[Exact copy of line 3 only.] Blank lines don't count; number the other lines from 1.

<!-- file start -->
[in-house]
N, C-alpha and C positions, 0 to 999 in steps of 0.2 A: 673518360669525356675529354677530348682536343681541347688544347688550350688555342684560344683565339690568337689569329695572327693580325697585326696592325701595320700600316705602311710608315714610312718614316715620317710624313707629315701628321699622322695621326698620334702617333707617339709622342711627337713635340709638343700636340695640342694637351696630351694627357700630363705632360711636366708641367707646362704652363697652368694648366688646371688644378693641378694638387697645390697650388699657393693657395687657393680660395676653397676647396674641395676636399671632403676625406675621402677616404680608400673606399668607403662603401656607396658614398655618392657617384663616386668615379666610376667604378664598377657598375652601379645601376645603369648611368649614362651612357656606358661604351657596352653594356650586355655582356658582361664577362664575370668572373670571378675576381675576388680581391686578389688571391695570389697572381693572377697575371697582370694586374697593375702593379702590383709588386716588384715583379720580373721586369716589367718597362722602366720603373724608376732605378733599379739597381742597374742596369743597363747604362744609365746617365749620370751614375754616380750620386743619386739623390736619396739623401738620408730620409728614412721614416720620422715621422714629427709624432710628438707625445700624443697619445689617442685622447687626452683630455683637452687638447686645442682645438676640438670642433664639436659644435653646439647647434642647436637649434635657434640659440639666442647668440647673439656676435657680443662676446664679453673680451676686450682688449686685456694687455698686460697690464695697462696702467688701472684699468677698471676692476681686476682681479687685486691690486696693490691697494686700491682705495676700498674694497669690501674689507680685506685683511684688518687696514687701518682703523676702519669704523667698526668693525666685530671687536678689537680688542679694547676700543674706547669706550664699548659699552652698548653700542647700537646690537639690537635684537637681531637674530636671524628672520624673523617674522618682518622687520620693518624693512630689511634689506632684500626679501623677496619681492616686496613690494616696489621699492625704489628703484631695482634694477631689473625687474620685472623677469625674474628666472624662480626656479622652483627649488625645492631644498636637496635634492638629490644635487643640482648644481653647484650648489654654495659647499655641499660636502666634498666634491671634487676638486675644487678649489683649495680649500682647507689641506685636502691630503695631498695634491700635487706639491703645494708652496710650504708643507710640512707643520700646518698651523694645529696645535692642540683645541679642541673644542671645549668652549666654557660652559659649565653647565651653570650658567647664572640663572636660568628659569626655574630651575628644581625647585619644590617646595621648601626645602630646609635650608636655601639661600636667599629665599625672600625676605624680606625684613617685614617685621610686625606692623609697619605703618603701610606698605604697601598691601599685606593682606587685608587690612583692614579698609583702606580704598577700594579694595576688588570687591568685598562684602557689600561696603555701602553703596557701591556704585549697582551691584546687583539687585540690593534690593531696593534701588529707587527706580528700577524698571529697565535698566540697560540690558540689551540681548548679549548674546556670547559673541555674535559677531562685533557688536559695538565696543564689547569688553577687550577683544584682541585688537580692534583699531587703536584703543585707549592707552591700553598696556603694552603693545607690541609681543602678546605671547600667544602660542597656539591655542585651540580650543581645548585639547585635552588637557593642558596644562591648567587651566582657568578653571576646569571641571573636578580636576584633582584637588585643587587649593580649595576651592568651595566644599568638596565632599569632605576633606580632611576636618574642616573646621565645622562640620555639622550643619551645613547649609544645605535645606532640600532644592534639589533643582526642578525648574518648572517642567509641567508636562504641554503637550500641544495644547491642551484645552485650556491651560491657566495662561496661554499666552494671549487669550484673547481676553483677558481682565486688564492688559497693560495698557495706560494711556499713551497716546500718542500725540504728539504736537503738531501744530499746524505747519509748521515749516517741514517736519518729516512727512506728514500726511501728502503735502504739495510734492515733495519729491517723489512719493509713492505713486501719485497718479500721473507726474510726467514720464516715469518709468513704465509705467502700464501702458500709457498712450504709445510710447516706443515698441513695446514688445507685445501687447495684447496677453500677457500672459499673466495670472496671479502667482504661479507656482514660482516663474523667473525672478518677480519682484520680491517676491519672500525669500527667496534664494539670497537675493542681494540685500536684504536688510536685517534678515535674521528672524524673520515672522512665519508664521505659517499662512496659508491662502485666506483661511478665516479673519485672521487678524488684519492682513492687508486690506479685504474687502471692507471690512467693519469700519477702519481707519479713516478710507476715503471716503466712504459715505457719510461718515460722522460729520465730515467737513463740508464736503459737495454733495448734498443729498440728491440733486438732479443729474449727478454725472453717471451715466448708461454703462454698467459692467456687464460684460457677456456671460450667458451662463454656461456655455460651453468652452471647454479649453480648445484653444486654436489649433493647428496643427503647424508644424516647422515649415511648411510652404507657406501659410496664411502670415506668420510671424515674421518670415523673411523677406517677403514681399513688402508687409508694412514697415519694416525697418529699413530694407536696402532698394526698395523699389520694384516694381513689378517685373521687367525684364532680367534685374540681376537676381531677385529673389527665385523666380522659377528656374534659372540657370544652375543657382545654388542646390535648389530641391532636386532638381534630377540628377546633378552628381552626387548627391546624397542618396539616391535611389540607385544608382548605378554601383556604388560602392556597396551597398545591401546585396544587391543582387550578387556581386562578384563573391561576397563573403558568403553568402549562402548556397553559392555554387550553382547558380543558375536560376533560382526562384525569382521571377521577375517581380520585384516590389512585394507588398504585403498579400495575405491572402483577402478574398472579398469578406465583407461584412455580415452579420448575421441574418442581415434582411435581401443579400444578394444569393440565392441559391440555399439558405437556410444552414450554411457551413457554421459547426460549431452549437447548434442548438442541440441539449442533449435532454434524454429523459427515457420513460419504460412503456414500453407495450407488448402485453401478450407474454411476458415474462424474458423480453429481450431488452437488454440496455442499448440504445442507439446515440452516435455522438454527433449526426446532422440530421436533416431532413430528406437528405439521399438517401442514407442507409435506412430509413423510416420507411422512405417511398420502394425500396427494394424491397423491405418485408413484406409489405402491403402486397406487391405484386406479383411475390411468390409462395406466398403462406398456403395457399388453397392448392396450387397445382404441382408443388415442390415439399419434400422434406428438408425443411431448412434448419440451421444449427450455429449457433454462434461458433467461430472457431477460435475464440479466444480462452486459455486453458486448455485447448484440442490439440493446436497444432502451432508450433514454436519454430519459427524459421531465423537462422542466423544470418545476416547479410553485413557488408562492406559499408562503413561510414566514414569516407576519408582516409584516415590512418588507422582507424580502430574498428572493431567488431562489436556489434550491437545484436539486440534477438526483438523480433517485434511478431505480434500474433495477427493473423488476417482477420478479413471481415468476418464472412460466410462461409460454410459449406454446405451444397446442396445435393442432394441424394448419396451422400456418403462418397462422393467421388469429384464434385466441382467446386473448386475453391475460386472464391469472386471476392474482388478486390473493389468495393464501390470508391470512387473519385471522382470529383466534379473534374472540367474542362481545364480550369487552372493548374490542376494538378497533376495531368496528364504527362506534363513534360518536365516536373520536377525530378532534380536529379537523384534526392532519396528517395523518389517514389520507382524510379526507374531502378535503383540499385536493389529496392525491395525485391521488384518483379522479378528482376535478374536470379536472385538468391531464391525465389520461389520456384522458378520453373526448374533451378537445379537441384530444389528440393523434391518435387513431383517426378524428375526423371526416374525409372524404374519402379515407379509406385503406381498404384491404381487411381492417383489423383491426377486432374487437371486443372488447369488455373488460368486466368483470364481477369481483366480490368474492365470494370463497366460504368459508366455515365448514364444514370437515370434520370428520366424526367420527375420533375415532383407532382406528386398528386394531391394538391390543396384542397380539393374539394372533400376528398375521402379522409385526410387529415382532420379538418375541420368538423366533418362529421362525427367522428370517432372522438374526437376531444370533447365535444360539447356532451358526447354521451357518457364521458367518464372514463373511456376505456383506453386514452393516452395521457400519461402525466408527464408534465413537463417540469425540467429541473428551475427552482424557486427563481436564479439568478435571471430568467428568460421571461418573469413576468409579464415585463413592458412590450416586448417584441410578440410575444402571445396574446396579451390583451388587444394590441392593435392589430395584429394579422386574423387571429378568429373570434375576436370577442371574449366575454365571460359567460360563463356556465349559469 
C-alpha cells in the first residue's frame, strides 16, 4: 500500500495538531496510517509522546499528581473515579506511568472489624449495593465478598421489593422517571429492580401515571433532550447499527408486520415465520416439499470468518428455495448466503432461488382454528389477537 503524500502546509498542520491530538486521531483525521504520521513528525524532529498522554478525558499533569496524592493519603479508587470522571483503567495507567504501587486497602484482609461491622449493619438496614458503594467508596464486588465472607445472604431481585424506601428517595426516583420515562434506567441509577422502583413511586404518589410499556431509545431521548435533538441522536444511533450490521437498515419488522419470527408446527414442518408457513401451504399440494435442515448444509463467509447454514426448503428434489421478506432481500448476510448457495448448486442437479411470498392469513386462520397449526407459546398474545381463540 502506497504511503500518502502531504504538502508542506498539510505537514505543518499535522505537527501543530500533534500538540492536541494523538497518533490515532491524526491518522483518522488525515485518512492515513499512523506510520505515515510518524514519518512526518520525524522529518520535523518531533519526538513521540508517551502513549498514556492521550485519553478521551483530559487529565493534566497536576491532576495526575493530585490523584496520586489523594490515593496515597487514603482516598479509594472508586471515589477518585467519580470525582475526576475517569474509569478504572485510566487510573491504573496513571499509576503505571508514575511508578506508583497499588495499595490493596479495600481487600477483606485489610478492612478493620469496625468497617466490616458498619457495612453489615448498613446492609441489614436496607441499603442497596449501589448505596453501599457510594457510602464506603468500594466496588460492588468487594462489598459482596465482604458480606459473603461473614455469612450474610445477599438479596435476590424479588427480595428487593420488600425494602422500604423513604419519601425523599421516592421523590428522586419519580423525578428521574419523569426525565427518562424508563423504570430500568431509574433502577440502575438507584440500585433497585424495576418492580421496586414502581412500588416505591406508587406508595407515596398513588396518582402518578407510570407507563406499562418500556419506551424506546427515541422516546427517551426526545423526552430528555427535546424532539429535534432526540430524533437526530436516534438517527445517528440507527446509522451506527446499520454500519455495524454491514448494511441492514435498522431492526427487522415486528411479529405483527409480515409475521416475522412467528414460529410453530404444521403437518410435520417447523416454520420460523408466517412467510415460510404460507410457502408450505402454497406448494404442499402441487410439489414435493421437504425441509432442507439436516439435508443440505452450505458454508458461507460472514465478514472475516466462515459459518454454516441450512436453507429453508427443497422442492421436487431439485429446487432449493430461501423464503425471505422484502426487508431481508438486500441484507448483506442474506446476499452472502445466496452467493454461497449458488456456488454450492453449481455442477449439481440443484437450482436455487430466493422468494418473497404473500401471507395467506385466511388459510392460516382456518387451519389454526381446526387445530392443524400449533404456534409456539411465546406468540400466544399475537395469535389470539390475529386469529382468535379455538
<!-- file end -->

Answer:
C-alpha cells in the first residue's frame, strides 16, 4: 500500500495538531496510517509522546499528581473515579506511568472489624449495593465478598421489593422517571429492580401515571433532550447499527408486520415465520416439499470468518428455495448466503432461488382454528389477537 503524500502546509498542520491530538486521531483525521504520521513528525524532529498522554478525558499533569496524592493519603479508587470522571483503567495507567504501587486497602484482609461491622449493619438496614458503594467508596464486588465472607445472604431481585424506601428517595426516583420515562434506567441509577422502583413511586404518589410499556431509545431521548435533538441522536444511533450490521437498515419488522419470527408446527414442518408457513401451504399440494435442515448444509463467509447454514426448503428434489421478506432481500448476510448457495448448486442437479411470498392469513386462520397449526407459546398474545381463540 502506497504511503500518502502531504504538502508542506498539510505537514505543518499535522505537527501543530500533534500538540492536541494523538497518533490515532491524526491518522483518522488525515485518512492515513499512523506510520505515515510518524514519518512526518520525524522529518520535523518531533519526538513521540508517551502513549498514556492521550485519553478521551483530559487529565493534566497536576491532576495526575493530585490523584496520586489523594490515593496515597487514603482516598479509594472508586471515589477518585467519580470525582475526576475517569474509569478504572485510566487510573491504573496513571499509576503505571508514575511508578506508583497499588495499595490493596479495600481487600477483606485489610478492612478493620469496625468497617466490616458498619457495612453489615448498613446492609441489614436496607441499603442497596449501589448505596453501599457510594457510602464506603468500594466496588460492588468487594462489598459482596465482604458480606459473603461473614455469612450474610445477599438479596435476590424479588427480595428487593420488600425494602422500604423513604419519601425523599421516592421523590428522586419519580423525578428521574419523569426525565427518562424508563423504570430500568431509574433502577440502575438507584440500585433497585424495576418492580421496586414502581412500588416505591406508587406508595407515596398513588396518582402518578407510570407507563406499562418500556419506551424506546427515541422516546427517551426526545423526552430528555427535546424532539429535534432526540430524533437526530436516534438517527445517528440507527446509522451506527446499520454500519455495524454491514448494511441492514435498522431492526427487522415486528411479529405483527409480515409475521416475522412467528414460529410453530404444521403437518410435520417447523416454520420460523408466517412467510415460510404460507410457502408450505402454497406448494404442499402441487410439489414435493421437504425441509432442507439436516439435508443440505452450505458454508458461507460472514465478514472475516466462515459459518454454516441450512436453507429453508427443497422442492421436487431439485429446487432449493430461501423464503425471505422484502426487508431481508438486500441484507448483506442474506446476499452472502445466496452467493454461497449458488456456488454450492453449481455442477449439481440443484437450482436455487430466493422468494418473497404473500401471507395467506385466511388459510392460516382456518387451519389454526381446526387445530392443524400449533404456534409456539411465546406468540400466544399475537395469535389470539390475529386469529382468535379455538